Job security sure isn't what it used to be. Last month published reports said the chairman of Red Herring, a magazine that serves the venture capital and high-tech communities, fired one of its founding editors.
The chairman, Tony Perkins, fired his brother, Michael Perkins. The two were co-authors of the very successful and prophetic The Internet Bubble and worked together for years at Red Herring.
"Maybe Michael is pursuing his dream, Bobby," my girlfriend Randi said. "Maybe he really wants to be a full-time author."
Maybe Randi is right. Not only did Michael Perkins co-author the bubble book, he also published last summer a novel he co-authored about murder in the venture capital/high-tech world. Let's just hope the research he did for A Cool Billion doesn't give him any ideas about offing the guy who fired him.
Pentium to diss Java?
Although the Wintel partnership has certainly seen better days, word is that Intel may be trying to make amends with the big M. Those with their ears close to the ground report that the new Pentium IVs don't work with Java, the technology produced by Microsoft rival Sun Microsystems. (Intel insiders, do you care to comment?)This probably has nothing to do with the fact that Microsoft agreed in its settlement with Sun not to sell Java anymore. Then a few days later Microsoft announced migration tools for moving from Java to the .NET platform.
Another rumour begging for some inside information is the one about the Ventura desktop publishing system. Users report that Corel is stonewalling when asked for answers about the future of the product. Any Corel insiders care to fess up and let me know what's going on?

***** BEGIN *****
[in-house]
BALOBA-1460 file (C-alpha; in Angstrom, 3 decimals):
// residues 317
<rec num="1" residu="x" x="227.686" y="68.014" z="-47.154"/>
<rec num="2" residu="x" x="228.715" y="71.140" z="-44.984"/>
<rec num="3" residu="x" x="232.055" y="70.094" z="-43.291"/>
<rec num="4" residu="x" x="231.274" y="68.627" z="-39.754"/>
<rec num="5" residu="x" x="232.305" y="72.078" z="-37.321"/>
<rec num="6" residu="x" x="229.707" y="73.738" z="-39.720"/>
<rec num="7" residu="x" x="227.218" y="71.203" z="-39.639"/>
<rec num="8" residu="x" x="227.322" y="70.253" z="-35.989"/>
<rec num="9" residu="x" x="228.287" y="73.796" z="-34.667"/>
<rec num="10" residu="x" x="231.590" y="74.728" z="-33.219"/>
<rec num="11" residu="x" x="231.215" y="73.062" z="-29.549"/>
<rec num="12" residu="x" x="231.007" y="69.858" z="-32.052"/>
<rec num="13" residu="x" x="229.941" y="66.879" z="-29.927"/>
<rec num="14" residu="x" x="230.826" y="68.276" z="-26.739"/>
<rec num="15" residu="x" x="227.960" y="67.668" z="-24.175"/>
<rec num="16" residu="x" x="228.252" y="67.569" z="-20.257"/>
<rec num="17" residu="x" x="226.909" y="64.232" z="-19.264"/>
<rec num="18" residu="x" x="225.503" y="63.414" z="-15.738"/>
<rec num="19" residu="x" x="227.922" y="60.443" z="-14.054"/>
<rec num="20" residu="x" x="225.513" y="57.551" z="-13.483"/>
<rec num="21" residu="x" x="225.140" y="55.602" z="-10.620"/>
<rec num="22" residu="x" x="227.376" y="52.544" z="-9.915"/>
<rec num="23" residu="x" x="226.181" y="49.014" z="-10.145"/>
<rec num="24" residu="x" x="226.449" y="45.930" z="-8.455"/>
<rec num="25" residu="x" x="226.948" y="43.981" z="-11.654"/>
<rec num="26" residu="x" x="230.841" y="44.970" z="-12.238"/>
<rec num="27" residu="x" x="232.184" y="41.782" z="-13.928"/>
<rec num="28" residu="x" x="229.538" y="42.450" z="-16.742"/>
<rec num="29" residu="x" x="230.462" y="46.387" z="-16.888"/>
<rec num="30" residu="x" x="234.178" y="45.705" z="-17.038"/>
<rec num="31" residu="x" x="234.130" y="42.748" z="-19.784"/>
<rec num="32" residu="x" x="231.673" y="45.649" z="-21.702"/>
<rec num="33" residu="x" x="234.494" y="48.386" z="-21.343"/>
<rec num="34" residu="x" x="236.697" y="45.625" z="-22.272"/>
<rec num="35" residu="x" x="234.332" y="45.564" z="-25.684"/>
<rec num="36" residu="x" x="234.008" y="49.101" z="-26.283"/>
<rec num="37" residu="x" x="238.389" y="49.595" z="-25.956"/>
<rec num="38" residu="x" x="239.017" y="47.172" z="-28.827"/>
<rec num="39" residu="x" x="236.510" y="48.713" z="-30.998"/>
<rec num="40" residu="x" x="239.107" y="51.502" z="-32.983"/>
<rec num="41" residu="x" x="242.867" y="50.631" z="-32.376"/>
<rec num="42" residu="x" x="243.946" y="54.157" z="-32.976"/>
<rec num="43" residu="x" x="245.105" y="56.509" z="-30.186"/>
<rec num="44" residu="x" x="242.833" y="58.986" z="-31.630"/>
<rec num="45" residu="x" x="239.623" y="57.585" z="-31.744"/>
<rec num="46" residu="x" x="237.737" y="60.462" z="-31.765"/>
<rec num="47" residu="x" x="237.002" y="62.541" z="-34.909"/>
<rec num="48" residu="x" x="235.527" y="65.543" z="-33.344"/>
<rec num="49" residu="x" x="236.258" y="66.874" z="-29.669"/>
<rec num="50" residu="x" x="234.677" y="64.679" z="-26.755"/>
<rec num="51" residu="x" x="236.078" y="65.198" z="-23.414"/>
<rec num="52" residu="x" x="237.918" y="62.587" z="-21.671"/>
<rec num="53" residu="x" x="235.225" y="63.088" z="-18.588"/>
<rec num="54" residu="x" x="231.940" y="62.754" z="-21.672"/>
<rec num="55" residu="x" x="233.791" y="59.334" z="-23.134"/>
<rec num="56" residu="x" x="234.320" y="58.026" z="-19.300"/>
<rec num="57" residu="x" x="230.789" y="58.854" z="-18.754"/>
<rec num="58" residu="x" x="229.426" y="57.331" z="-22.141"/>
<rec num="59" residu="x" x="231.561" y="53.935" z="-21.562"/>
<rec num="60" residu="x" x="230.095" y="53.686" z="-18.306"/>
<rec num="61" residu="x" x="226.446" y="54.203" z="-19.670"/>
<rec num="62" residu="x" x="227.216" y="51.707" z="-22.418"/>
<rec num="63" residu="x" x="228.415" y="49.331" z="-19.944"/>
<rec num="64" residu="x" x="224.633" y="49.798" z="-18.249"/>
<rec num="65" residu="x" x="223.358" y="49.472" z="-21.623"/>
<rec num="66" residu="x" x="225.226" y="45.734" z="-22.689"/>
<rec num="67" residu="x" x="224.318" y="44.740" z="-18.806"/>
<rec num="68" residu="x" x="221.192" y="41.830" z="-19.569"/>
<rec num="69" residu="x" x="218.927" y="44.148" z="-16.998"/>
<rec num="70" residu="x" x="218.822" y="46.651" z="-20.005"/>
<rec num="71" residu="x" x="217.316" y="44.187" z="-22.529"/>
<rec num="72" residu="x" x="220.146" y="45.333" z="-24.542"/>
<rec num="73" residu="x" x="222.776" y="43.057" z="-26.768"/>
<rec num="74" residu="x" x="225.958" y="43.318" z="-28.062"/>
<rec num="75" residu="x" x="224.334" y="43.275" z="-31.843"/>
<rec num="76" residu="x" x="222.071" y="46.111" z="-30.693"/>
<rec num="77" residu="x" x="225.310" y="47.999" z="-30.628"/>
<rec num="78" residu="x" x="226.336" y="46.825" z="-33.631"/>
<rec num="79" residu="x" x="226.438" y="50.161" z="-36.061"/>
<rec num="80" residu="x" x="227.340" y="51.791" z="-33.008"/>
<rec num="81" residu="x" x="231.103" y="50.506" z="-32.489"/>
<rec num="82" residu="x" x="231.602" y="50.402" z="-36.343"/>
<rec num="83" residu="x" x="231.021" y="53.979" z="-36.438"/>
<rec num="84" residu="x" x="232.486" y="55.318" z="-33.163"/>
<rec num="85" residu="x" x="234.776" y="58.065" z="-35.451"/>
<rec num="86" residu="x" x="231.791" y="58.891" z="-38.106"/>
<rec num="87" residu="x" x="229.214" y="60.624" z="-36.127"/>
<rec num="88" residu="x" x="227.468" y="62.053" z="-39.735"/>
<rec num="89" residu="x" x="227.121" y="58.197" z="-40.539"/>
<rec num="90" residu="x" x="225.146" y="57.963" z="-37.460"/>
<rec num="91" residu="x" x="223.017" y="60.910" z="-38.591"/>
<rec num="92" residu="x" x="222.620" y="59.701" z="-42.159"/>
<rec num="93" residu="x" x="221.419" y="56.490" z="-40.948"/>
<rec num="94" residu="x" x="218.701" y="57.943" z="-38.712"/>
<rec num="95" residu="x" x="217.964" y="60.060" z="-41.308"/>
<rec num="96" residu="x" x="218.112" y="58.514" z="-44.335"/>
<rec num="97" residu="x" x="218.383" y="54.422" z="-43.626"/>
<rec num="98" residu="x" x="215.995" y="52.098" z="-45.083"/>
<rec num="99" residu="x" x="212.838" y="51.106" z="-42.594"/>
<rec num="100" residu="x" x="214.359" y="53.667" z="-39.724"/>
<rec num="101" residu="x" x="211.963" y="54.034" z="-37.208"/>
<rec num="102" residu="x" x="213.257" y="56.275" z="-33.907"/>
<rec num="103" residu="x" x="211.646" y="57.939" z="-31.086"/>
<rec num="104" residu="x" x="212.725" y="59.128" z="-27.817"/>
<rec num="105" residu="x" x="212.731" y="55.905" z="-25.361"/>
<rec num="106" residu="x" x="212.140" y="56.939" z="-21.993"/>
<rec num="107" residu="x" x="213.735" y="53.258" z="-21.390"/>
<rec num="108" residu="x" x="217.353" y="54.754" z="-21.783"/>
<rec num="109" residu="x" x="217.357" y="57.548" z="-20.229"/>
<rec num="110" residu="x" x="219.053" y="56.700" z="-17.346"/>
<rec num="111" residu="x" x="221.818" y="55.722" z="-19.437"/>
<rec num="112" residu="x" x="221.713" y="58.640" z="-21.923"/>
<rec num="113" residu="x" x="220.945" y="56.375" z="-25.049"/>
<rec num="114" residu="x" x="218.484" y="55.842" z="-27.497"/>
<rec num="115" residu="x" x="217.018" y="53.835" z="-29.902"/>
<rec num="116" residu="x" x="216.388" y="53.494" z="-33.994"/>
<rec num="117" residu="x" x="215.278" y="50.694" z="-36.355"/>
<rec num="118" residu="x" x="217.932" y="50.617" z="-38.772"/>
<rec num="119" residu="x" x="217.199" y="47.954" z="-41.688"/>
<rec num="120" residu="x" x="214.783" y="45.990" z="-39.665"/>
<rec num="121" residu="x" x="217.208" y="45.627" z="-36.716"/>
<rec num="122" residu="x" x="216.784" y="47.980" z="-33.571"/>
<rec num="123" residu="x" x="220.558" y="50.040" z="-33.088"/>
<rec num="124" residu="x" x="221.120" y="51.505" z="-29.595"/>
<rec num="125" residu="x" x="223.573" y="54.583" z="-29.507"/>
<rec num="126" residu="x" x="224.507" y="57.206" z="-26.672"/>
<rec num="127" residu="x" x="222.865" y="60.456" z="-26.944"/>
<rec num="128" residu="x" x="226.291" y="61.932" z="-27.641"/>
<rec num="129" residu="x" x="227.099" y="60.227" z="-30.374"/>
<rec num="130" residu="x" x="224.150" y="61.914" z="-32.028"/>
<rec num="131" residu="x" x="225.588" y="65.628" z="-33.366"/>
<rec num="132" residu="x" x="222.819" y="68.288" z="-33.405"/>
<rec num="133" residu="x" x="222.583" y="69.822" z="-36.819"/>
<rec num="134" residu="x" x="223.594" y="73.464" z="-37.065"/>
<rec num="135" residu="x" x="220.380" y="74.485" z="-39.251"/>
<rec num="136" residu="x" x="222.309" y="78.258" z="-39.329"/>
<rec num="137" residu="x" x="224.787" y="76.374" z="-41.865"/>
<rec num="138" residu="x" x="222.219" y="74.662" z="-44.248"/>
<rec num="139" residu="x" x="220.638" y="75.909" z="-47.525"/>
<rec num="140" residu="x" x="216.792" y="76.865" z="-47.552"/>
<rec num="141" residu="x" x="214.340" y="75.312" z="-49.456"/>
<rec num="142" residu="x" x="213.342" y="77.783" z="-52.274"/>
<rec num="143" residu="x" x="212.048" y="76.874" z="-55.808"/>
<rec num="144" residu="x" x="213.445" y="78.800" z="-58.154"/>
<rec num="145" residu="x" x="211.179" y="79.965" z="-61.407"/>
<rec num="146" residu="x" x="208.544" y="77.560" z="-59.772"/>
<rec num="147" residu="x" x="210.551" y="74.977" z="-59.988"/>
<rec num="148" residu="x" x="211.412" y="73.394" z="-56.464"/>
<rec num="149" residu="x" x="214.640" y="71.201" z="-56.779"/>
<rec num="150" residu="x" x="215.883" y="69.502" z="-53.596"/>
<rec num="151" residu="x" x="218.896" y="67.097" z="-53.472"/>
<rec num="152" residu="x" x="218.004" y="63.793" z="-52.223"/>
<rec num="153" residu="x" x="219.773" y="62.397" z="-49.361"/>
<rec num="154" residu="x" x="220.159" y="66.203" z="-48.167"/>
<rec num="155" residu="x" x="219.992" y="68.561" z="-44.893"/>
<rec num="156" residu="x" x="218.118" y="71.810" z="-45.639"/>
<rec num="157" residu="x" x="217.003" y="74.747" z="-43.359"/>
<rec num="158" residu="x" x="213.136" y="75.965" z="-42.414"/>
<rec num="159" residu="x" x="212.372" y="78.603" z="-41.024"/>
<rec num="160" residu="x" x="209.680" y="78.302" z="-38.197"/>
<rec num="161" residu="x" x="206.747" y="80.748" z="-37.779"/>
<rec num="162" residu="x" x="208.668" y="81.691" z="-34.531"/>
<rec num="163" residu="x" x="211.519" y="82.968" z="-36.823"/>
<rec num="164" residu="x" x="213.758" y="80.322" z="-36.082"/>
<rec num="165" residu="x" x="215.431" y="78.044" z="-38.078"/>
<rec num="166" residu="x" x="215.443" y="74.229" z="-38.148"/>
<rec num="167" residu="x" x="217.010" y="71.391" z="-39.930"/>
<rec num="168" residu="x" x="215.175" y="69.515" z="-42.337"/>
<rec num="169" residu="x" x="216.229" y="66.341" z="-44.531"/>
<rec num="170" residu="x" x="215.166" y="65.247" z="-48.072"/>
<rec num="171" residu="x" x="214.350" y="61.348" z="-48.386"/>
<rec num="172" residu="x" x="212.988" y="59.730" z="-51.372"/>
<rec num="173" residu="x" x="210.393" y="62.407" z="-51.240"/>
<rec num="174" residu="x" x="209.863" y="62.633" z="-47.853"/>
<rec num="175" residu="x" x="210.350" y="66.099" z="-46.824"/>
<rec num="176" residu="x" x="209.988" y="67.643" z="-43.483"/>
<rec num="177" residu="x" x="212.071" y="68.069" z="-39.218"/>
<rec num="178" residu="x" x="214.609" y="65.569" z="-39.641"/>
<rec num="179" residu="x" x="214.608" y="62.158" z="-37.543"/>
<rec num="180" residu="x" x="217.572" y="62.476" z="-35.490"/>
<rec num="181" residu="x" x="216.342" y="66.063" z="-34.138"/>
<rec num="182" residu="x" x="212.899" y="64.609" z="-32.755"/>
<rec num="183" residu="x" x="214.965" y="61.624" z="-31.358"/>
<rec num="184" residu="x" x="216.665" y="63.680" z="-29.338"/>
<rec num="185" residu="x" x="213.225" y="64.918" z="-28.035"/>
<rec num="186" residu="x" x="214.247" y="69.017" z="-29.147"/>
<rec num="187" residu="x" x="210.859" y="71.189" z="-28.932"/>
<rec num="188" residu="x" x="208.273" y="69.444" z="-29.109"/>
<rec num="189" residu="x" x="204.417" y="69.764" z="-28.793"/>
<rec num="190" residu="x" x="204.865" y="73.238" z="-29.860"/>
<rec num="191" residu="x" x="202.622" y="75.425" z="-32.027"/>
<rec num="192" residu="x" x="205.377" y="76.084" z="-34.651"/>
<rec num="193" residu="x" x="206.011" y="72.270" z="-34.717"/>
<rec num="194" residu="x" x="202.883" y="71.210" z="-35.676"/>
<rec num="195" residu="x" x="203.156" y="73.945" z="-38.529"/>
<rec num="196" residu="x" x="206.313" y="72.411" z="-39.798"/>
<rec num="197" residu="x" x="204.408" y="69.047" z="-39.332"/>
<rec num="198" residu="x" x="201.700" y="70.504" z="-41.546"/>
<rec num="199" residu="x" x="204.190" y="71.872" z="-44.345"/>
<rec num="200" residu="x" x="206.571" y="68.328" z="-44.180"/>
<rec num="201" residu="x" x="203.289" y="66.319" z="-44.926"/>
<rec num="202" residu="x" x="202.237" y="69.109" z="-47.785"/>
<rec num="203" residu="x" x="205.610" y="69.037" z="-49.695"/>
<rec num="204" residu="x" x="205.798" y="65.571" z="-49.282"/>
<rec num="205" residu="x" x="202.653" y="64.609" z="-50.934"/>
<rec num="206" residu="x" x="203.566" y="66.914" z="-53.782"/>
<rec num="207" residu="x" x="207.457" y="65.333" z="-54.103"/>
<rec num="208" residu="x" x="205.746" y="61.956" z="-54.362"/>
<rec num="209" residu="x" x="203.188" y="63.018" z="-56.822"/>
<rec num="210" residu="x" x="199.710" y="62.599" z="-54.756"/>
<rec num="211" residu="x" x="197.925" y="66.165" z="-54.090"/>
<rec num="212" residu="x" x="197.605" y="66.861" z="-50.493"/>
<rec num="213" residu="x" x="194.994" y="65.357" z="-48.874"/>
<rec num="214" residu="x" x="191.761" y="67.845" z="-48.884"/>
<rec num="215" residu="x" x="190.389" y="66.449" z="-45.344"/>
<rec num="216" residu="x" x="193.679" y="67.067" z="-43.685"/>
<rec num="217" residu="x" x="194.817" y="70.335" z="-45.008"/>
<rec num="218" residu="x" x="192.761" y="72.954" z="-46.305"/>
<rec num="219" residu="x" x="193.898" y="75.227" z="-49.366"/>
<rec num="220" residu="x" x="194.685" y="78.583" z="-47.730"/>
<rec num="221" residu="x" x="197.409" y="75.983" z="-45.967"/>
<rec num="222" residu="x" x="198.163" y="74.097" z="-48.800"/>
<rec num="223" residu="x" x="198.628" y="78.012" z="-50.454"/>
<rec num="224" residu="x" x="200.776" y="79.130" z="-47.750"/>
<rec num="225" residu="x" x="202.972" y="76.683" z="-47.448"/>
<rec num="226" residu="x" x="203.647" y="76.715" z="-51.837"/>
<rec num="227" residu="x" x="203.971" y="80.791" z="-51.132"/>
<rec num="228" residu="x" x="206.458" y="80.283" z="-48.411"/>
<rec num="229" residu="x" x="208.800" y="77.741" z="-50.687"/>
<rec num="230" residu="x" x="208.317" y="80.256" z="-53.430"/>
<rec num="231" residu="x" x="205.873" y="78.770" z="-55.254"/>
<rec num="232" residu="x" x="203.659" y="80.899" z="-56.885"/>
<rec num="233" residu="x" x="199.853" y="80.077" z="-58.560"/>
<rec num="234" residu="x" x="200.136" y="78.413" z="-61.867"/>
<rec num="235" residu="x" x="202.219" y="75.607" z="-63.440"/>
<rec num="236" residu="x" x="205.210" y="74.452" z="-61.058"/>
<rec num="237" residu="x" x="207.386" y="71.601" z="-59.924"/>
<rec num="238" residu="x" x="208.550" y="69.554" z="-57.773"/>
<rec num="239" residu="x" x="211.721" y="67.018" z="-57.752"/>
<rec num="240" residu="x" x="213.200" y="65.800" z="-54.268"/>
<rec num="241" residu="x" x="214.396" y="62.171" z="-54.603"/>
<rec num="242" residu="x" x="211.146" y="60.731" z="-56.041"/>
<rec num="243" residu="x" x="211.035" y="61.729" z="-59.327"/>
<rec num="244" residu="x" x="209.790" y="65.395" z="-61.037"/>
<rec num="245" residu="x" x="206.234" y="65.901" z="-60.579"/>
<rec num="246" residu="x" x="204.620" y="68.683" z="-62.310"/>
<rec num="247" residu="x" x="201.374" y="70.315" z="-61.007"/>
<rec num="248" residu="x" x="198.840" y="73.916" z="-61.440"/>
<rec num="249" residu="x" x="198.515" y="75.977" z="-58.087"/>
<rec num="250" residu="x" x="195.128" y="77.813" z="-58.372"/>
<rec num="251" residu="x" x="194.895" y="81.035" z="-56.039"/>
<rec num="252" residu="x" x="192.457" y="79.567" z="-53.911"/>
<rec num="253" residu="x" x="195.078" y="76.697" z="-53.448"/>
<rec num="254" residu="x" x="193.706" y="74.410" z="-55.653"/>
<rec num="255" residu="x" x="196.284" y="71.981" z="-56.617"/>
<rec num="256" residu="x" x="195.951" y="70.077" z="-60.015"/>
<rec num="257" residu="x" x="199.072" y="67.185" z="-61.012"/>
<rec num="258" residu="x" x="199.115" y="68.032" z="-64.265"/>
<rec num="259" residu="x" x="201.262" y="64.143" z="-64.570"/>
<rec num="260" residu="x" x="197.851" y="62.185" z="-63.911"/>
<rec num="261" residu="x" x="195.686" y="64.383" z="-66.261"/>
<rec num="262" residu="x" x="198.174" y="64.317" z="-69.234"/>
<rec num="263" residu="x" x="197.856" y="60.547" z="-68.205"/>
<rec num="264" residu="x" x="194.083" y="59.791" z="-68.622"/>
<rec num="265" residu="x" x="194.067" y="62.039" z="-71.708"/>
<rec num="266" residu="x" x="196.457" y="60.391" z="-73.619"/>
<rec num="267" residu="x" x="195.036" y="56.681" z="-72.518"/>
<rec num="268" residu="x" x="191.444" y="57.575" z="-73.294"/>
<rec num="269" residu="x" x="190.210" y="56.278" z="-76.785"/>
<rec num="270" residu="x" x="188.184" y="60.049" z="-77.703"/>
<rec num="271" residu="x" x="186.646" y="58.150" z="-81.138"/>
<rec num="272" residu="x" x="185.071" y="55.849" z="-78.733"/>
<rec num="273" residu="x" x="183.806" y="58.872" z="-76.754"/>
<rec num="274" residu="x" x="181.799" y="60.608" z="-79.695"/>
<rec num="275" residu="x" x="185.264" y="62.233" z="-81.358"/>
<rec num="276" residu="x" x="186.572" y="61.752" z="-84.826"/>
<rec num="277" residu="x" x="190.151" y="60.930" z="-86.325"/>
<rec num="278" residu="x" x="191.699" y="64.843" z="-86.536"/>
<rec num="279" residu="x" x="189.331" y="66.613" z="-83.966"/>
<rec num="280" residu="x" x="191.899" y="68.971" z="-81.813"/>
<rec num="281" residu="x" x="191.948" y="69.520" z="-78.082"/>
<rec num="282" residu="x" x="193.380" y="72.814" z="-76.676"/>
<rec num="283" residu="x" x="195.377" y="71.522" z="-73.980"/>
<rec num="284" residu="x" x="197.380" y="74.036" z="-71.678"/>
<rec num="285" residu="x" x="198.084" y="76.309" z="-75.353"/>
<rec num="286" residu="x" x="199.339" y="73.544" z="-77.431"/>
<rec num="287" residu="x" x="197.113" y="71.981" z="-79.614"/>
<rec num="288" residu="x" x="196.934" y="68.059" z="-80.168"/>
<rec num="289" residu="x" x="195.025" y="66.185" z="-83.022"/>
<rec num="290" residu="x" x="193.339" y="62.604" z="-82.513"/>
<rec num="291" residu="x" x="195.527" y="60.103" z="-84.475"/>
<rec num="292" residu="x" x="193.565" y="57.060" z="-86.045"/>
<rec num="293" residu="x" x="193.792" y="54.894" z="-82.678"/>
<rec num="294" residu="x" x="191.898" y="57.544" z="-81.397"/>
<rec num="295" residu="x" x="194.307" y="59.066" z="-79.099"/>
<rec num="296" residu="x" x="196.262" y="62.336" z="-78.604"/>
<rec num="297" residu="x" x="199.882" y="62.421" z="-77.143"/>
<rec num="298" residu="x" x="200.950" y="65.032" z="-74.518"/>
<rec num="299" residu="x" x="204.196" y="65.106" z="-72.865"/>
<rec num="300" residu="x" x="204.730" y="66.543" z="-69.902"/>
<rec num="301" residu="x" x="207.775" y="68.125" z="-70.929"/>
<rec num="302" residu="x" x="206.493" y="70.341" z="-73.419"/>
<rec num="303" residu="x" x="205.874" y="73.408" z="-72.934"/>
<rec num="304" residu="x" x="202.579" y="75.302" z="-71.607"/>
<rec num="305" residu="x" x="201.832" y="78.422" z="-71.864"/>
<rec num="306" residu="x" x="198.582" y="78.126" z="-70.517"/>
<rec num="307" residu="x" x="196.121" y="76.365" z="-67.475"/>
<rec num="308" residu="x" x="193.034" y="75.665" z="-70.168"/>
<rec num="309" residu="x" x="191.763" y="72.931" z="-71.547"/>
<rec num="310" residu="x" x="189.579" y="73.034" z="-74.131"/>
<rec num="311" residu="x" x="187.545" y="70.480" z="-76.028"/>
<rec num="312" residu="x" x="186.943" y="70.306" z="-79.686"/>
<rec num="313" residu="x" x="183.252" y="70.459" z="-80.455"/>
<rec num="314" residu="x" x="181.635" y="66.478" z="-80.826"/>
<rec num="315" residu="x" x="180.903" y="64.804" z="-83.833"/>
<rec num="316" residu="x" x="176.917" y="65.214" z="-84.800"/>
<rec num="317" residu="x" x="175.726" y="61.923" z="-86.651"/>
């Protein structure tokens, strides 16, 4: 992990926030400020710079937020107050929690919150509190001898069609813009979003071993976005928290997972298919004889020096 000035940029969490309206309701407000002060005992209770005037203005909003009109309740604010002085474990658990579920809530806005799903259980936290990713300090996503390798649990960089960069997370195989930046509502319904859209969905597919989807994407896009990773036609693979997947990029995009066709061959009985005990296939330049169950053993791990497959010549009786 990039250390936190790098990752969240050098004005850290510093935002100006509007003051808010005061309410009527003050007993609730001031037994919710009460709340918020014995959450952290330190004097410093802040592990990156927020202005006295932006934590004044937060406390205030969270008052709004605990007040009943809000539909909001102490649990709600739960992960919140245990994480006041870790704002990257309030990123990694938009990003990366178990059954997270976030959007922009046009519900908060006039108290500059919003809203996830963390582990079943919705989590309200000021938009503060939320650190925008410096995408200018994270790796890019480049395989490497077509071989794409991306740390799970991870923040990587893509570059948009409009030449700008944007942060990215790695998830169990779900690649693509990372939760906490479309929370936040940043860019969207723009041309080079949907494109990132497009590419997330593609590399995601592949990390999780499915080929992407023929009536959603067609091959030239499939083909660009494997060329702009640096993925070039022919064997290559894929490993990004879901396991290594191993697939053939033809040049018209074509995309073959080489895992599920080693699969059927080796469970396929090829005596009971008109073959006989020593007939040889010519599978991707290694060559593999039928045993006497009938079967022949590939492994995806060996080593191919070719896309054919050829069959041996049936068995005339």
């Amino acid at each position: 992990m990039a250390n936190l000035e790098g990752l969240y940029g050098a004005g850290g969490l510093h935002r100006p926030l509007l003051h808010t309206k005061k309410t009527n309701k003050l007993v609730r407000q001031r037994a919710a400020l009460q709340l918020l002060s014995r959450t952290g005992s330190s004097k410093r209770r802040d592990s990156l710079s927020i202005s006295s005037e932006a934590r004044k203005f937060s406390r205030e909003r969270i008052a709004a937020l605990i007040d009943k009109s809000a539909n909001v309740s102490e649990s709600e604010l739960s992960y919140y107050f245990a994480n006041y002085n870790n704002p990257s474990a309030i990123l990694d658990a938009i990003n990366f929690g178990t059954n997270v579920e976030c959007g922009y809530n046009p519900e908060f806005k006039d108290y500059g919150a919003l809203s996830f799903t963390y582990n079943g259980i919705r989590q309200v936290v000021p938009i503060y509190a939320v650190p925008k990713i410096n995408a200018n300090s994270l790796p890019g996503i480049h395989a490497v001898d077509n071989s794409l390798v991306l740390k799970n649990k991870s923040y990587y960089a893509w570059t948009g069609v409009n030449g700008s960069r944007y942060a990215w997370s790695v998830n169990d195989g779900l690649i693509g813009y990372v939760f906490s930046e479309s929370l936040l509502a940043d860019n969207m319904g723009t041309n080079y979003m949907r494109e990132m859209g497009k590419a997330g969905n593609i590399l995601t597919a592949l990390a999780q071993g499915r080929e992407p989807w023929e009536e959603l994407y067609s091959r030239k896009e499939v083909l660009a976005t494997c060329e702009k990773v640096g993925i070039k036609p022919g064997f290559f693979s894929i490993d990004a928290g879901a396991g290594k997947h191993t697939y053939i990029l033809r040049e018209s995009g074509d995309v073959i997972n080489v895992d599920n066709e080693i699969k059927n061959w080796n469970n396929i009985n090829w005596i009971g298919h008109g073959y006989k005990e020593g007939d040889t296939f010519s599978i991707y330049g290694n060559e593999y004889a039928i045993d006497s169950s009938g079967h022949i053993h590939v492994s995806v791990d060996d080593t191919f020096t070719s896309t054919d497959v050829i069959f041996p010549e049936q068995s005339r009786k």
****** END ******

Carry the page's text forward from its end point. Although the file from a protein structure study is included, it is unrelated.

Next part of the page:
Broadband a four-letter word?
Long-suffering @Home users seem to report outages in one area or another every week. This time @Home has had widespread DHCP (Dynamic Host Configuration Protocol) service and e-mail outages since February 7. Service is affected in California, Illinois, Iowa, Indiana, Missouri, Pennsylvania and several other states.
Calls to the customer service folks did not prove enlightening to @Home customers. "They are acting as if they haven't a clue what is wrong or when it will be fixed," one poor @Home victim said.
Just try navigating the Byzantine procedures in the Intuit software's rebate program. It may be easier to use the paper form. Or ask to opt out of the company's program to provide customer information to other companies. One customer did just that and was told via e-mail that she needed to send her street address and phone number. However, the tagline on the e-mail read, "Please do not reply to this e-mail, as we will be unable to respond to you."
"Why not do your taxes the old-fashioned way, Bobby?" Randi asked. "Take them to an accountant." She doesn't understand the tech goober inside me.
Robert X. Cringely is a regular contributor to ARN's sister publication Infoworld